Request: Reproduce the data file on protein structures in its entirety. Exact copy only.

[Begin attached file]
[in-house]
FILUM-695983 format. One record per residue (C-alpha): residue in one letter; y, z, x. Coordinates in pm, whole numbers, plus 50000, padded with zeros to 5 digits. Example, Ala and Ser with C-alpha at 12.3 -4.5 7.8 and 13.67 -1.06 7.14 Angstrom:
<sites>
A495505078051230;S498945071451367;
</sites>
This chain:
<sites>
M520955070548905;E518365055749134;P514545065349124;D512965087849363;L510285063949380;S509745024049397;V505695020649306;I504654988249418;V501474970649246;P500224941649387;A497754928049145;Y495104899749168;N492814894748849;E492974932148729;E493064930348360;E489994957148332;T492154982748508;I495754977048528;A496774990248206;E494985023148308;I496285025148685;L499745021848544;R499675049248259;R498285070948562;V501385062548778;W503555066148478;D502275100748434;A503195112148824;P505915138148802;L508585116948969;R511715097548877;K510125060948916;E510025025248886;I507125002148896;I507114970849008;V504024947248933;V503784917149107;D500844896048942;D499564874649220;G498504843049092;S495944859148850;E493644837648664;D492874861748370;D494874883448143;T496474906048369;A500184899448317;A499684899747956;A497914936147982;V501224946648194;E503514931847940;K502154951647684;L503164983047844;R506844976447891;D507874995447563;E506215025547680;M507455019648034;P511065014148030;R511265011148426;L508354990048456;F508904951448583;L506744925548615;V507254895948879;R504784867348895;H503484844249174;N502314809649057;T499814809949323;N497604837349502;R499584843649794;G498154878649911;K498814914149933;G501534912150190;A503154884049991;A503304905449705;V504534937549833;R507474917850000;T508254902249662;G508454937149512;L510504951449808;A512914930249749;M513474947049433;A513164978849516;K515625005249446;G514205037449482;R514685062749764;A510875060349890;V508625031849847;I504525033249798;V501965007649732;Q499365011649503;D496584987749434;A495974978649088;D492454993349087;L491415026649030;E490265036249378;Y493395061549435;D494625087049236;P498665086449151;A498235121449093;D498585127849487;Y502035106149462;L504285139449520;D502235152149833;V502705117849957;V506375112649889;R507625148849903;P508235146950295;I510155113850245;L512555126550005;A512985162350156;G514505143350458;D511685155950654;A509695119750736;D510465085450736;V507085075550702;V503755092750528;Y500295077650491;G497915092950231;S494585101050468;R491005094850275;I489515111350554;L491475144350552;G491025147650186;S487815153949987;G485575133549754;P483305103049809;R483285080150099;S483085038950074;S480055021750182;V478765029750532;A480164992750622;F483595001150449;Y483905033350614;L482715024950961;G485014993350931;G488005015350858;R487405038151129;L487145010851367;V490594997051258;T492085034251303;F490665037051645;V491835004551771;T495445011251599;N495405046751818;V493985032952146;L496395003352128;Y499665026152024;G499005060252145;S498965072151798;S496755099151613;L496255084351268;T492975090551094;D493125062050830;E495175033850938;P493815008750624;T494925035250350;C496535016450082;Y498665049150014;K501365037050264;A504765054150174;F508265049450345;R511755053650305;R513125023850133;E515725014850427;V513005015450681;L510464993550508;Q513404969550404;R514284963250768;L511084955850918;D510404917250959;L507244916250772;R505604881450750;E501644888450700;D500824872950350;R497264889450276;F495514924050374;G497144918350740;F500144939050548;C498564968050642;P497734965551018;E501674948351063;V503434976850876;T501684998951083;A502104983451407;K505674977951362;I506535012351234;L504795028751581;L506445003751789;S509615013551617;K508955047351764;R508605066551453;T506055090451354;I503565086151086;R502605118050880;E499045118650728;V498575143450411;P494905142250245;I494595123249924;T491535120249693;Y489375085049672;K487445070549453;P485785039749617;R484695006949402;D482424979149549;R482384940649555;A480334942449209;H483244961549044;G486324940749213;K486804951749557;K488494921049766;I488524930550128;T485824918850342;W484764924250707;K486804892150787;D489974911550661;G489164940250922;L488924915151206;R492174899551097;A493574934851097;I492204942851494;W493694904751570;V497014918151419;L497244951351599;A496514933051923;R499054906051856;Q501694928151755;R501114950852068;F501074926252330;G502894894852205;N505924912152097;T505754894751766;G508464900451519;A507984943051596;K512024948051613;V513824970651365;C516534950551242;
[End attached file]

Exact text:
[in-house]
FILUM-695983 format. One record per residue (C-alpha): residue in one letter; y, z, x. Coordinates in pm, whole numbers, plus 50000, padded with zeros to 5 digits. Example, Ala and Ser with C-alpha at 12.3 -4.5 7.8 and 13.67 -1.06 7.14 Angstrom:
<sites>
A495505078051230;S498945071451367;
</sites>
This chain:
<sites>
M520955070548905;E518365055749134;P514545065349124;D512965087849363;L510285063949380;S509745024049397;V505695020649306;I504654988249418;V501474970649246;P500224941649387;A497754928049145;Y495104899749168;N492814894748849;E492974932148729;E493064930348360;E489994957148332;T492154982748508;I495754977048528;A496774990248206;E494985023148308;I496285025148685;L499745021848544;R499675049248259;R498285070948562;V501385062548778;W503555066148478;D502275100748434;A503195112148824;P505915138148802;L508585116948969;R511715097548877;K510125060948916;E510025025248886;I507125002148896;I507114970849008;V504024947248933;V503784917149107;D500844896048942;D499564874649220;G498504843049092;S495944859148850;E493644837648664;D492874861748370;D494874883448143;T496474906048369;A500184899448317;A499684899747956;A497914936147982;V501224946648194;E503514931847940;K502154951647684;L503164983047844;R506844976447891;D507874995447563;E506215025547680;M507455019648034;P511065014148030;R511265011148426;L508354990048456;F508904951448583;L506744925548615;V507254895948879;R504784867348895;H503484844249174;N502314809649057;T499814809949323;N497604837349502;R499584843649794;G498154878649911;K498814914149933;G501534912150190;A503154884049991;A503304905449705;V504534937549833;R507474917850000;T508254902249662;G508454937149512;L510504951449808;A512914930249749;M513474947049433;A513164978849516;K515625005249446;G514205037449482;R514685062749764;A510875060349890;V508625031849847;I504525033249798;V501965007649732;Q499365011649503;D496584987749434;A495974978649088;D492454993349087;L491415026649030;E490265036249378;Y493395061549435;D494625087049236;P498665086449151;A498235121449093;D498585127849487;Y502035106149462;L504285139449520;D502235152149833;V502705117849957;V506375112649889;R507625148849903;P508235146950295;I510155113850245;L512555126550005;A512985162350156;G514505143350458;D511685155950654;A509695119750736;D510465085450736;V507085075550702;V503755092750528;Y500295077650491;G497915092950231;S494585101050468;R491005094850275;I489515111350554;L491475144350552;G491025147650186;S487815153949987;G485575133549754;P483305103049809;R483285080150099;S483085038950074;S480055021750182;V478765029750532;A480164992750622;F483595001150449;Y483905033350614;L482715024950961;G485014993350931;G488005015350858;R487405038151129;L487145010851367;V490594997051258;T492085034251303;F490665037051645;V491835004551771;T495445011251599;N495405046751818;V493985032952146;L496395003352128;Y499665026152024;G499005060252145;S498965072151798;S496755099151613;L496255084351268;T492975090551094;D493125062050830;E495175033850938;P493815008750624;T494925035250350;C496535016450082;Y498665049150014;K501365037050264;A504765054150174;F508265049450345;R511755053650305;R513125023850133;E515725014850427;V513005015450681;L510464993550508;Q513404969550404;R514284963250768;L511084955850918;D510404917250959;L507244916250772;R505604881450750;E501644888450700;D500824872950350;R497264889450276;F495514924050374;G497144918350740;F500144939050548;C498564968050642;P497734965551018;E501674948351063;V503434976850876;T501684998951083;A502104983451407;K505674977951362;I506535012351234;L504795028751581;L506445003751789;S509615013551617;K508955047351764;R508605066551453;T506055090451354;I503565086151086;R502605118050880;E499045118650728;V498575143450411;P494905142250245;I494595123249924;T491535120249693;Y489375085049672;K487445070549453;P485785039749617;R484695006949402;D482424979149549;R482384940649555;A480334942449209;H483244961549044;G486324940749213;K486804951749557;K488494921049766;I488524930550128;T485824918850342;W484764924250707;K486804892150787;D489974911550661;G489164940250922;L488924915151206;R492174899551097;A493574934851097;I492204942851494;W493694904751570;V497014918151419;L497244951351599;A496514933051923;R499054906051856;Q501694928151755;R501114950852068;F501074926252330;G502894894852205;N505924912152097;T505754894751766;G508464900451519;A507984943051596;K512024948051613;V513824970651365;C516534950551242;